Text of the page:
Monday, 5 January 2015

MACHINEFABRIEK























RUTGER ZUYDERVELT
"Sneeuwstorm"
Year:    2015
Country:    Netherlands
City:    Rotterdam
Label:     Glistening Examples
Format:    CD
Tracks:   1
Time:    31 min.
Genre:    electronic
Style:          Abstract















"Sneeuwstorm" ("Snowstorm" in Inglés) is a half-hour epic of a release, appearing under Dutch musician Rutger Zuydervelt's own name rather than better-Known Machinefabriek His moniker. As I understand it, Zuydervelt sent some sketches to saxophonists Otto Kokke and Colin Webster, lowest Recorded improvisations responding to the material. All of These fragments Were then a edited together into a finished piece, with additional samples and electric guitar added by Zuydervelt.










The basic macro-level structure of "Sneeuwstorm" is quite easy: start off really quiet, Gradually build into a howling blizzard of cacophony, then a drop to near-silence Suddenly again; repeat. This process unfolds several times THROUGHOUT the piece, and yet each time it happens, the timbral and textural details are Substantially different. Sometimes the unprocessed voices of the saxophones are Clearly distinguished from Zuydervelt's subtle electronics and electric guitar, but at other points there is ambiguity as to the source of the sounds Heard: required, intricate details are revealed, only to be swept up in a disorienting flurry of tones. "Sneeuwstorm" thus plays with what Might be called visibility, with the wide territory lying Between the poles clear / unclear and distinct / indistinct. It is in esta sense That the piece Closely Resembles ITS MOST eponymous weather event.










Sometimes I get the sense That the music strays a little too close to expressive dramatics for my taste, tipping more Towards a sort of theatrical representation (what do I feel When I encounter a snowstorm?) Than a becoming-snowstorm (What Becomes-snowstorm beyond all human responses?). Whenever I do, however we, the little details bring me back: the totally unexpected use of owners snatch of field recording, for example, or the wonderful static swishes near the end. This is a fine and ambitious work from Mr. Zuydervelt, lowest DESPITE His immense and much-lauded discography Seems intent on pushing himself forward Towards ever-Greater Challenges; Also it's a nice introduction to the work of Kokke and Webster." (*NOTE = this great review was extracted from FLUID RADIO ).
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"Daas"
Year:    2010
Country:    Netherlands
City:    Amsterdam
Label:    Cold Spring
Format:    CD
Tracks:   5
Time:    78 min.
Genre:    electronic
Style:           Ambient           Modern Classical


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"Marijn"
Year:    2006
Country:    Netherlands
City:    Rotterdam
Artist:    Rutger Zuydervelt
Label:    Lampse rec.
Format:    CD
Tracks:    6
Time:    50 min.
Genre:    electronic
Style:           Modern Classical           Noise















BIOGRAPHY : Born on 28 July 1978 in Apeldoorn (The Netherlands), but now living in Rotterdam, Rutger Zuydervelt started working as Machinefabriek in 2004. The name (which means ‘machine factory’) was on the façade of a building Rutger passed everytime he went shopping for groceries. Rutger had some piano and guitar lesson in his youth, but never went to study music. Instead he studied graphic design at the art academy in Arnhem and is still working as a (freelance) designer, combining it with his musical career. Performing live has been an important expression for Machinefabriek. Gigs were played in countries all over the globe, including Russia, Israel, Canada, Switserland, Spain, Chech Republic, Germany, England, and -obviously- The Netherlands. Lucky to be in a music scene where it’s easy and rewarding to meet fellow musicians, Rutger collaborated (on record, or live) with artists like Ralph Steinbrüchel, Aaron Martin, Peter Broderick, Frans de Waard, Wouter van Veldhoven, Simon Nabatov, Xela, Simon Scott, Gareth Hardwick and Tim Catlin amongst others. More and more, Rutger is involved in art projects, like dance pieces, films and sculptures. A path Rutger will be following some more...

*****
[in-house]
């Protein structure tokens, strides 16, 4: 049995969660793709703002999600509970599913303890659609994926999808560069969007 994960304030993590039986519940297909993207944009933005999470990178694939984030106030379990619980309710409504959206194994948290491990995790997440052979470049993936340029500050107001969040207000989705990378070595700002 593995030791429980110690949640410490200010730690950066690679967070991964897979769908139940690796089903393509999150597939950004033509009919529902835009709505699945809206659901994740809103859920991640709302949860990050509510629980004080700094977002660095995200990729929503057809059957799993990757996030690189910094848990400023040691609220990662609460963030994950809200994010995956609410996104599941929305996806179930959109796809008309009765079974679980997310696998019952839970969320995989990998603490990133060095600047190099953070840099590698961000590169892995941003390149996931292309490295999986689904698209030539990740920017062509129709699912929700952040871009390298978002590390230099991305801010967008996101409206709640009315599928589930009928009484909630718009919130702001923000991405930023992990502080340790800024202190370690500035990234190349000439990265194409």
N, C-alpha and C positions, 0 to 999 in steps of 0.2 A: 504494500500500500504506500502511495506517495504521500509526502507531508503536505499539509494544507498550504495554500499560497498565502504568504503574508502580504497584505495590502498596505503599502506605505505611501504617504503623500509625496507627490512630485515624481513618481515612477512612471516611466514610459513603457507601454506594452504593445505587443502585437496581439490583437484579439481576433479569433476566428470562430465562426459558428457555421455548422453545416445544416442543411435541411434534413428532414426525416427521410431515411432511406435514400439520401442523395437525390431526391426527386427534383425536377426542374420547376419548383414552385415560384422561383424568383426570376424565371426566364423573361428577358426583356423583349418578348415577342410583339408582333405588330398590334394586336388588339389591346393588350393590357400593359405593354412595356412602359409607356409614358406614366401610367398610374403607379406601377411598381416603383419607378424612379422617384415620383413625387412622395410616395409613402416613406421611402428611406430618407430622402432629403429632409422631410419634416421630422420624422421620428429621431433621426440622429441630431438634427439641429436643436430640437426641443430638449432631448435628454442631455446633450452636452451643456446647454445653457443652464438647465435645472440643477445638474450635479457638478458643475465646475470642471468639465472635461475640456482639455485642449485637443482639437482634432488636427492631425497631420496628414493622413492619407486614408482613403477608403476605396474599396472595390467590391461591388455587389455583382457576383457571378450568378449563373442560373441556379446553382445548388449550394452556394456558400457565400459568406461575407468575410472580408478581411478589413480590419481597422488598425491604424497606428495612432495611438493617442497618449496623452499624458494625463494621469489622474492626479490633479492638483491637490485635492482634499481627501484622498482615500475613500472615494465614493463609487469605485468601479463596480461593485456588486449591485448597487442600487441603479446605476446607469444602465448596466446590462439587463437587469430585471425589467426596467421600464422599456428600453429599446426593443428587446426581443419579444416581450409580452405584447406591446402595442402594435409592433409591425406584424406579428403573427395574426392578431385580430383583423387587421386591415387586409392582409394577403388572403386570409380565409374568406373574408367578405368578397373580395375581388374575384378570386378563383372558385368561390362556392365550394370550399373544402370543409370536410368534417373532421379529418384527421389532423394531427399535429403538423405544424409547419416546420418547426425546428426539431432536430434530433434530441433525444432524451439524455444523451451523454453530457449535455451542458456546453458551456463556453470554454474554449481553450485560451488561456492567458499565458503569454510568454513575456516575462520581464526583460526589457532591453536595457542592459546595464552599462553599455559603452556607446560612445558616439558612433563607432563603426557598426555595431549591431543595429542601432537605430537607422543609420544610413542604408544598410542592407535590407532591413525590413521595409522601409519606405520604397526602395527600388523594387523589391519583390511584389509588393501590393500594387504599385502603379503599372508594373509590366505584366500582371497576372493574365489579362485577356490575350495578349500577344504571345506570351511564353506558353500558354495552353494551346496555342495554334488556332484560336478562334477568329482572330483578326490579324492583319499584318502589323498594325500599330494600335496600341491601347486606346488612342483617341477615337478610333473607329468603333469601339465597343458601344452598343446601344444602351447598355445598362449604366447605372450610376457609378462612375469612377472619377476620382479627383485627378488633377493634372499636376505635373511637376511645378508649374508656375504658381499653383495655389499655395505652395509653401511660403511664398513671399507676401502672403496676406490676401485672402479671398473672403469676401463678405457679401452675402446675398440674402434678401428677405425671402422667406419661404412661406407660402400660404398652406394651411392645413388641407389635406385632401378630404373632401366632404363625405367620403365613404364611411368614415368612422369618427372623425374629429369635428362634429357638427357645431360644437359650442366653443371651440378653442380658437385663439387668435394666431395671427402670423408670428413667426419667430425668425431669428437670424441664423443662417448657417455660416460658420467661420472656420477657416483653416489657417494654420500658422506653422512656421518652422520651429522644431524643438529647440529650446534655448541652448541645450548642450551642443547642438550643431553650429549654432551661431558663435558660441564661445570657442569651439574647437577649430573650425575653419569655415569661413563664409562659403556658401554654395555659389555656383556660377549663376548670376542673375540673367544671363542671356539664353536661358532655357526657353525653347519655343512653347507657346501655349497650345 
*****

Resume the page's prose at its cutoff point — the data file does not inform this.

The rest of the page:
REVIEW : listening to this "Marijn" we have the impression that  music combines elements from classical music instruments such as: piano, celo or violin, to harsh noise to ambient and also drone landscapes. First time I wrote this line I thought... this is an oxymoron, is not possible... but at all. Rutger Zuydervelt show how he is talented to dominate this three musical styles and combine them with perfect harmony. This is not contemporary music nor free jazz and nothing similar. Here there is not a chaos sensation but our ears can to percive a little and almost "soft" noises with echoes of ambient and some parts played by classical piano. And the result is not "snob" at all, this is easy music to listen to it. It does not matter your musical knowledge, cultural level, musical theories or age. Don't worry. Easy to listen to it, easy to enjoy it... I think this is just the purpouse of music, and Art in general.
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